Today’s youth are also living through a pandemic that has created an extra layer of difficulty to an already challenging age—and it has taken a toll on their mental health.

According to Mental Health America, nearly 14% of youths ages 12 to 17 experienced a major depressive episode in the past year. In a September 2020 survey of high schoolers by Active Minds, nearly 75% of respondents reported an increase in stress, anxiety, sadness and isolation during the first six months of the pandemic. And in a Pearson and Connections Academy survey of US parents, 66% said their child felt anxious or depressed during the pandemic.

However, the pandemic has only exacerbated youth mental health issues that were already happening before COVID-19.

“Many people associate our current mental health crisis with the pandemic,” says Morgan Champion, the head of counseling services for Connections Academy Schools. “In fact, the youth mental health crisis was alarming and on the rise before the pandemic. Today, the alarm continues.”

Mental Health America reports that most people who take the organization’s online mental health screening test are under 18. According to the American Psychiatric Association, about 50% of cases of mental illness begin by age 14, and the tendency to develop depression and bipolar disorder nearly doubles from age 13 to age 18.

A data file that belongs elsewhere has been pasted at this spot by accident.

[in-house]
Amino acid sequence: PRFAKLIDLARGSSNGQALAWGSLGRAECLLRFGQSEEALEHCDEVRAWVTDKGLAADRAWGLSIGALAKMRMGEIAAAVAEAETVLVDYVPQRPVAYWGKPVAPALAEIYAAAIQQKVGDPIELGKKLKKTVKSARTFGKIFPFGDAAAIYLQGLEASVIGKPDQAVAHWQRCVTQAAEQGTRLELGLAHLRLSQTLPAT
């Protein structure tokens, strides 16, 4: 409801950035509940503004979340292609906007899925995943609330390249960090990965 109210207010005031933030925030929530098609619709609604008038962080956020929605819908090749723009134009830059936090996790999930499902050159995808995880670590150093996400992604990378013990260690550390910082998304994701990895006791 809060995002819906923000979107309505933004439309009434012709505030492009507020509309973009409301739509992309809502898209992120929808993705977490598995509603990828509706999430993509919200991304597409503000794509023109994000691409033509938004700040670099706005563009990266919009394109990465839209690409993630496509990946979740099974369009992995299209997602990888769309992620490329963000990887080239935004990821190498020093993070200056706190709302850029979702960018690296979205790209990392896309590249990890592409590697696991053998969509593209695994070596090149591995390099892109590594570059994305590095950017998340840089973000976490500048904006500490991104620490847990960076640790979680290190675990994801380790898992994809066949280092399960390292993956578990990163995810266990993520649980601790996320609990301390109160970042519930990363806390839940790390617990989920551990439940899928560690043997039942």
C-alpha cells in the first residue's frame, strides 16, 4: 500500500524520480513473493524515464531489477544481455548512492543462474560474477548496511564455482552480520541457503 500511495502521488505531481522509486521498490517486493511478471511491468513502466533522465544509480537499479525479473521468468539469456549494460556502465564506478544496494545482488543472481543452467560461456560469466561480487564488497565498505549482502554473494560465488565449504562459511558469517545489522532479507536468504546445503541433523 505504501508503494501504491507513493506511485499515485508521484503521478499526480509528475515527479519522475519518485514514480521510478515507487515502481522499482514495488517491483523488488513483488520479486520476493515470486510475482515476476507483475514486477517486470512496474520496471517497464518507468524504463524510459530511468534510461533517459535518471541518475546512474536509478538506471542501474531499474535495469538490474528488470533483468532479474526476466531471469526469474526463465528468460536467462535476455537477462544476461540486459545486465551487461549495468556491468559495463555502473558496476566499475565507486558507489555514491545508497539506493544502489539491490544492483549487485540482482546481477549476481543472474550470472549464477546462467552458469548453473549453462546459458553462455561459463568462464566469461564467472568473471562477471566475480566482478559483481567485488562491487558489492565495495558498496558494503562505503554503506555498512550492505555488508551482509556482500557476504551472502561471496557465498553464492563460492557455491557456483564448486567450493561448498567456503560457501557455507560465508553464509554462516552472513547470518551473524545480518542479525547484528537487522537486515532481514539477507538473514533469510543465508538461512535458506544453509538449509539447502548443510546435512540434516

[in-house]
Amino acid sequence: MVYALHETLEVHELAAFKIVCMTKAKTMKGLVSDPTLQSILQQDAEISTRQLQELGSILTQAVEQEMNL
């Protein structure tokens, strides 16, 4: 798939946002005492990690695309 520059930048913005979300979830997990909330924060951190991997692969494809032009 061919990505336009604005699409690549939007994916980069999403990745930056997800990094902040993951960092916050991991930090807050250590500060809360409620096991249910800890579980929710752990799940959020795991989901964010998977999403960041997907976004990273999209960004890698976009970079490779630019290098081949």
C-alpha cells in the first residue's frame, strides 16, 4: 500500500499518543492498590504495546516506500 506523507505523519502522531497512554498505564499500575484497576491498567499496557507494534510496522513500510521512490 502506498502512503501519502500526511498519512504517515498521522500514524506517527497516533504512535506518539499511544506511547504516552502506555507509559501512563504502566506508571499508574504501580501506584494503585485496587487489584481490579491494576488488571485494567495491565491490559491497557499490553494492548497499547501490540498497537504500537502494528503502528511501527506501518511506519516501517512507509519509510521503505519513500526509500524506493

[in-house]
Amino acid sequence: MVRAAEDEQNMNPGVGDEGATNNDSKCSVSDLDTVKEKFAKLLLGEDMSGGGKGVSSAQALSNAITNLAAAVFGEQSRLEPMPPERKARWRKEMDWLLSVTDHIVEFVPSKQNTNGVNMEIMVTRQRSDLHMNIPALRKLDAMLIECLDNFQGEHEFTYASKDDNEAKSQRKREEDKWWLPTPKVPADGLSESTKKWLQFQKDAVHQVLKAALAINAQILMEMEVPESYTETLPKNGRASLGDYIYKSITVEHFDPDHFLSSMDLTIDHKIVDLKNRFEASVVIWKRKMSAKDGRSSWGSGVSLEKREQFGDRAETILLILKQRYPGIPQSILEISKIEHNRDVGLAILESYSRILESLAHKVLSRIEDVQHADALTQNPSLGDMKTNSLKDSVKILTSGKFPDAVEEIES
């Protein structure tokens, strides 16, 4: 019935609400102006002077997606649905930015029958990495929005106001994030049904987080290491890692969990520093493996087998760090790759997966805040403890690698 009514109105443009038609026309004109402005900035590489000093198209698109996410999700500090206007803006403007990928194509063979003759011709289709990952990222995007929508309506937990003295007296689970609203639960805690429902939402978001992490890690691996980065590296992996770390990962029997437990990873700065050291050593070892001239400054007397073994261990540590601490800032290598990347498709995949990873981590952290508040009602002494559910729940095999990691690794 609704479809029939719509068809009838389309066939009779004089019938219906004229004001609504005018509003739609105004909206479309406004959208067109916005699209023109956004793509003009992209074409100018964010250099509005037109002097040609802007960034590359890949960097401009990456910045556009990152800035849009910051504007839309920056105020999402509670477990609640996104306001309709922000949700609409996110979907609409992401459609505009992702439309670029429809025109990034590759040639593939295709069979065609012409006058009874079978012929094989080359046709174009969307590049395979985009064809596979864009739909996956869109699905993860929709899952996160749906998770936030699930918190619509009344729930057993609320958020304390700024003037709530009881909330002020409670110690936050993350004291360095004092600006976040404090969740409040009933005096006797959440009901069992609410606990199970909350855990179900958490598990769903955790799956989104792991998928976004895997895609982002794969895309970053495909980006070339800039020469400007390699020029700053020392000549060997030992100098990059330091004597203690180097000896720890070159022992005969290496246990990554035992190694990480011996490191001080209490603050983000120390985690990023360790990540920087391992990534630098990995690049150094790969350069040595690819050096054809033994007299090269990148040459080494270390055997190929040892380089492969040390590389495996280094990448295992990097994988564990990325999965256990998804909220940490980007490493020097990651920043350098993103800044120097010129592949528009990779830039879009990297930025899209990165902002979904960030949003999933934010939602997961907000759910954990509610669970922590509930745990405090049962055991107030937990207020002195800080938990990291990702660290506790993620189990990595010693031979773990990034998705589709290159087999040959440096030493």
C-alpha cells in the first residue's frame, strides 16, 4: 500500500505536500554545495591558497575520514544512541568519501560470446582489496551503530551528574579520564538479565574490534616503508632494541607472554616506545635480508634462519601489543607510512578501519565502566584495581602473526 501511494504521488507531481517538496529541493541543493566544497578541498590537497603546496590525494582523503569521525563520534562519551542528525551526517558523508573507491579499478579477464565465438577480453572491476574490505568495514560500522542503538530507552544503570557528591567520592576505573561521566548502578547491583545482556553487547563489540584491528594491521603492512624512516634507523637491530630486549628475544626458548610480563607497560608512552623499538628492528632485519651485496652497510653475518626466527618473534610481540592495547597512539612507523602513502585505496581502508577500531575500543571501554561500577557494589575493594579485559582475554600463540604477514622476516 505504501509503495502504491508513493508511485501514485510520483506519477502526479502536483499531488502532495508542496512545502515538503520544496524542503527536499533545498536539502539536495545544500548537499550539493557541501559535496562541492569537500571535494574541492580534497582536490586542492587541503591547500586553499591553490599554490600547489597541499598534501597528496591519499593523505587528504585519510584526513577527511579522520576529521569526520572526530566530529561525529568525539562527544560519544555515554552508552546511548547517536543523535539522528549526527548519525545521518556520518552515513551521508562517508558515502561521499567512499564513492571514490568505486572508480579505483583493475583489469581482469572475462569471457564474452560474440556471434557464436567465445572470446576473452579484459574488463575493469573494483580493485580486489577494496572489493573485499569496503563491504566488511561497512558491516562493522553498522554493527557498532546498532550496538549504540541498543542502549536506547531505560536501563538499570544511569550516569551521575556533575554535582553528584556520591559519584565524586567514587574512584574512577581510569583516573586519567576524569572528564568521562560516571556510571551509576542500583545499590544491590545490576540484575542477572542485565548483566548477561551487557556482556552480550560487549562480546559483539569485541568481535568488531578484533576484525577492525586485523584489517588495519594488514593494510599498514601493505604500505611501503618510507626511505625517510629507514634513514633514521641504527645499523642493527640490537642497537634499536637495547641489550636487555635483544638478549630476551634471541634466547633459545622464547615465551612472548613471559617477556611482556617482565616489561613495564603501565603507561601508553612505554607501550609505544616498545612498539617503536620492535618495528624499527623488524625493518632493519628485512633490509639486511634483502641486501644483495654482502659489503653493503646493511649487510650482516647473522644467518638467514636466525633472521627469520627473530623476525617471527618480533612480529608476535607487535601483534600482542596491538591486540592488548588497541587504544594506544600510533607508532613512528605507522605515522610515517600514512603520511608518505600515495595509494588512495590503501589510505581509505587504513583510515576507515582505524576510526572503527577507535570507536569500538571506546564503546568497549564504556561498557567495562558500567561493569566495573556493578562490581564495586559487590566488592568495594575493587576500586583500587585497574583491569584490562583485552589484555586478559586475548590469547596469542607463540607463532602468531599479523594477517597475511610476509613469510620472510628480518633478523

Such statistics demand attention and action, which is why experts say destigmatizing mental health and talking about it is so important.

“Today we see more people talking about mental health openly—in a way that is more akin to physical health,” says Champion. She adds that mental health support for young people is being more widely promoted, and kids and teens have greater access to resources, from their school counselors to support organizations.

Parents are encouraging this support too. More than two-thirds of American parents believe children should be introduced to wellness and mental health awareness in primary or middle school, according to a new Global Learner Survey from Pearson. Since early intervention is key to helping young people manage their mental health, these changes are positive developments.

In addition, more and more people in the public eye are sharing their personal mental health experiences as well, which can help inspire young people to open up and seek out the help they need.

“Many celebrities and influencers have come forward with their mental health stories, which can normalize the conversation, and is helpful for younger generations to understand that they are not alone,” says Champion.

That’s one reason Connections Academy is hosting a series of virtual Emotional Fitness talks with Olympic athletes who are alums of the virtual school during Mental Health Awareness Month. These talks are free, open to the public and include relatable topics such as success and failure, leadership, empowerment and authenticity. For instance, on May 18, Olympic women’s ice hockey player Lyndsey Fry will speak on finding your own style of confidence, and on May 25, Olympic figure skater Karen Chen will share advice for keeping calm under pressure.